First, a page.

Clean and simple

Moto G6 Play Software and features

One of the most compelling parts of any Motorola phone is its clean, Pixel-like software experience. It's still not technically stock Android, but it's about as close as it gets, with only a few tweaks made that actually improve the experience.

Flipping through the home screens and app drawer, you'll notice just how barebones Motorola's software enhancements are. The Google Now feed still sits to the left of the home screen, and the only non-stock apps you'll come across (aside from Amazon software — we'll get to that in a sec) are Moto and Device Help. The former holds a collection of useful gestures and customizations to Moto Display, which I've found to be the best implementation of the always-on display around.

The customizable Moto Actions are the same ones found on most other Motorola phones. You can double-twist the phone in your wrist to launch the camera, double-chop to toggle the flashlight, flip the phone face-down on a table to enable Do Not Disturb mode, or use on-screen gestures to take screenshots or enable one-handed mode. Unfortunately, you don't get the option for one-handed navigation, as found on the Moto Z3 Play, but I'm glad to still see such useful and simple gestures on a $200 phone.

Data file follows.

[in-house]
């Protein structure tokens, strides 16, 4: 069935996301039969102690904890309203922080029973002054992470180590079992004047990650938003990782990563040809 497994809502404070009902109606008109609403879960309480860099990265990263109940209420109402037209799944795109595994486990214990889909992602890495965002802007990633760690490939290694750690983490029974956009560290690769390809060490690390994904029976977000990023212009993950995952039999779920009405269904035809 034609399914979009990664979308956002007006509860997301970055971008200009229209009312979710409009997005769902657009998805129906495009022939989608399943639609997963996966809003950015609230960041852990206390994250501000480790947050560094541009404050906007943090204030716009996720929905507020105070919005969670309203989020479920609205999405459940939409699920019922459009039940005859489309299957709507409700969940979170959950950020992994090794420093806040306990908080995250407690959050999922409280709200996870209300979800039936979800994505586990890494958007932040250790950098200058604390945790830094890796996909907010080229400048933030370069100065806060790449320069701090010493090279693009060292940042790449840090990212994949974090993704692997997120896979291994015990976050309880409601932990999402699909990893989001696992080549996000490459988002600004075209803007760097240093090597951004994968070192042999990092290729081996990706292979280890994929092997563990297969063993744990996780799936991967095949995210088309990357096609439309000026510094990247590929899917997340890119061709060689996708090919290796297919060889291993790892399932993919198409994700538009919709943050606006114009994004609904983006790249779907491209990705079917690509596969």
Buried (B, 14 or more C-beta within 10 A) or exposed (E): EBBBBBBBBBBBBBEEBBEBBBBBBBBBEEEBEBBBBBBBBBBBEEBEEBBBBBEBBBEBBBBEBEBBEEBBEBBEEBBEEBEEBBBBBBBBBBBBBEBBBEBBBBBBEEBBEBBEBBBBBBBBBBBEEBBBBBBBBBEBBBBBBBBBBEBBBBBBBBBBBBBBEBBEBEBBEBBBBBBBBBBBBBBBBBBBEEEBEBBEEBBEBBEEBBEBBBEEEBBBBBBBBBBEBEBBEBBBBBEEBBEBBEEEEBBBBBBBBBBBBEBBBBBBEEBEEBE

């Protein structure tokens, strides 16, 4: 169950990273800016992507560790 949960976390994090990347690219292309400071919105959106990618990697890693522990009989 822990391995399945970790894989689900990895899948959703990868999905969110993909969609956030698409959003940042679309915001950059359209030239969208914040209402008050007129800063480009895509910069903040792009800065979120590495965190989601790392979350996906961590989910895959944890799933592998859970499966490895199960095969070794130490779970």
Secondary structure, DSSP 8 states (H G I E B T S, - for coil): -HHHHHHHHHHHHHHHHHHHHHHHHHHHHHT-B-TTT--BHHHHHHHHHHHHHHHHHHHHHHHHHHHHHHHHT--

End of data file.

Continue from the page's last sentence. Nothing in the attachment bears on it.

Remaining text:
Speaking of price, you can actually save $10 and get free shipping if you buy the Moto G6 Play through Amazon's Prime Exclusive program. This isn't the nightmarish experience it used to be, with lock screen ads galore — instead, the phone just comes with a handful of Amazon apps pre-installed, all of which you can either uninstall or disable. Not a bad deal to shave a bit more off the cost of this already-affordable phone.